I walked outside and burst out laughing. I mean, I had no makeup on, my hair was a mess, I was traveling with two children and my mother and I’m pretty sure I had a crazy look in my eye brought on by sleep deprivation. Definitely not my finest look.

But you know, I had forgotten this about European men. It’s been so long since I’ve considered myself available that I presumed I was immune from the usual harassment. Not to generalize, but a certain segment of European men are relentless and details like marital status are generally not seen as deterrents. When I was studying abroad in Paris almost 15 years ago, dodging those guys was a daily occurrence. They would walk up to you, take you by the arm and try to redirect you into the nearest bar. The conversations almost always started with, “Where are you from, pretty girl?” One day, near the Eiffel Tower, my friend, Meg, and I were walking and I reached my breaking point. A street vendor did the “grab you by the arm” maneuver and when he asked me where I was from, I not so kindly replied, “I’m from HELL! Now go away!”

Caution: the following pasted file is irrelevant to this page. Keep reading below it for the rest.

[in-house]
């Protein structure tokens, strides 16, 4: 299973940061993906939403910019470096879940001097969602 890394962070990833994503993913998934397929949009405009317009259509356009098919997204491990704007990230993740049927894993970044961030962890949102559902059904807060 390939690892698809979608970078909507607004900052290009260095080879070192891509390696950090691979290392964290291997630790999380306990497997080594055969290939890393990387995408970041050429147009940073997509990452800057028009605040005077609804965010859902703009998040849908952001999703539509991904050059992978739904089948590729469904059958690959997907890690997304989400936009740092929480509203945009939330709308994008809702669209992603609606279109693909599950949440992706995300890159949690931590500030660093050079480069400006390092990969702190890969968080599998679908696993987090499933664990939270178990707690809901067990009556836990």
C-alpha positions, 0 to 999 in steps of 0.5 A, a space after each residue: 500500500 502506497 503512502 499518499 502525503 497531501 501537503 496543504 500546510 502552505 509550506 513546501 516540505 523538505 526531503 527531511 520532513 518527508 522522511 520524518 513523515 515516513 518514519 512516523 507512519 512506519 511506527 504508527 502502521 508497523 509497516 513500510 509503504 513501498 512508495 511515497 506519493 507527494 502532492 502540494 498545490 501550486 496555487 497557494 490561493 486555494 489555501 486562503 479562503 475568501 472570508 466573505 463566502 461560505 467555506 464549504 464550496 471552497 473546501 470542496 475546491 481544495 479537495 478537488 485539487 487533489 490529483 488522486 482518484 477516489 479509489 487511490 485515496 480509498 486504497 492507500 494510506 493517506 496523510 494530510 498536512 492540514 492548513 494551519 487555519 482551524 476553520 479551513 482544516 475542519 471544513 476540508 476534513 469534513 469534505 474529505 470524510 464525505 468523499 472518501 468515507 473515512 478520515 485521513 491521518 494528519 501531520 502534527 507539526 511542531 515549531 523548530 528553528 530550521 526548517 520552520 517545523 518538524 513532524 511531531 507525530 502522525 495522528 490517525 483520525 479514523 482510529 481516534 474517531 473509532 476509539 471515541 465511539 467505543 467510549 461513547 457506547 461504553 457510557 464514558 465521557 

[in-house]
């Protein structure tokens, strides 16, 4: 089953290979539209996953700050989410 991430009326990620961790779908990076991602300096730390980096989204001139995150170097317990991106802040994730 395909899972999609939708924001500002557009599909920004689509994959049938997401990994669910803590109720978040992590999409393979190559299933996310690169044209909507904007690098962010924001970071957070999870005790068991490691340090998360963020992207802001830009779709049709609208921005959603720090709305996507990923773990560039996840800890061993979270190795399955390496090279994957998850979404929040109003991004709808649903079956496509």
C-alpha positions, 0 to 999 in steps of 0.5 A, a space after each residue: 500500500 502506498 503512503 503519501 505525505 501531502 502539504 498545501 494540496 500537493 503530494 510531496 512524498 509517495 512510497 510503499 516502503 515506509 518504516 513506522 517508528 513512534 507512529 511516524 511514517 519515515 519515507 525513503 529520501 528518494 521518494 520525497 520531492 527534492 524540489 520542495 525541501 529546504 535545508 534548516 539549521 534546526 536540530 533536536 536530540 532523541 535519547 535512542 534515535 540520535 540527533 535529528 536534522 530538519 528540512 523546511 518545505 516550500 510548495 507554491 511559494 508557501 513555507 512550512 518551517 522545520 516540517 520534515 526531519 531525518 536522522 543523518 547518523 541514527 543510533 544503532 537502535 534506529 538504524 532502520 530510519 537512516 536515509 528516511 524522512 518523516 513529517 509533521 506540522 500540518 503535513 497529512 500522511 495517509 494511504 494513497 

Back to the airport and my maniacal laughter – my mom noticed me becoming unhinged and asked what that guy wanted (she assumed he was someone I knew from the island). When I told her, she said,” Well Cyndy, you’ve still got it.” And then we laughed some more and loaded up the car to head to the ferry boat. Home (and a beer) was near.

**My apologies for any glaring typos or formatting issues. I’m still on dial up and it’s taken me more than an hour to get this post uploaded!**

Lazy Person’s Deviled Eggs

So, here’s the deal – I have gotten seriously lazy about feeding myself. I don’t mind pulling together a nutritious dinner to feed the entire family, but when it comes to lunch (and it’s just me and Lexi), I’m all about maximizing protein and calories with minimal effort.

Enter the lazy person’s deviled egg. At the beginning of the week, I’ll often hard-boil and peel 6 or so eggs. I keep these peeled eggs in a glass tupperware in the fridge. When I start to get hungry, somewhere between my 3rd and 4th cup of coffee, I’ll grab a couple of eggs and slice them in half.

I love the taste of deviled eggs, but I can’t be bothered with the scooping of the yolk and the dicing and seasoning of the yolks before re-stuffing the eggs. Instead, I add the following ingredients to each half of the hard-boiled egg:

  • a smear of mayo
  • a squirt of mustard
  • a sprinkling of seasoning salt
  • a shake of dill
  • a shake of paprika

And viola! You end up with something that tastes like deviled eggs, but that only took 30 seconds to throw together. I often eat 2 eggs this way with a side of sliced, salted tomato. While it’s no gourmet lunch, it gives me the protein I need without any hassle. As an added bonus, it’s something that I can make either one-handed or with a toddler hanging from my legs. Ah, motherhood.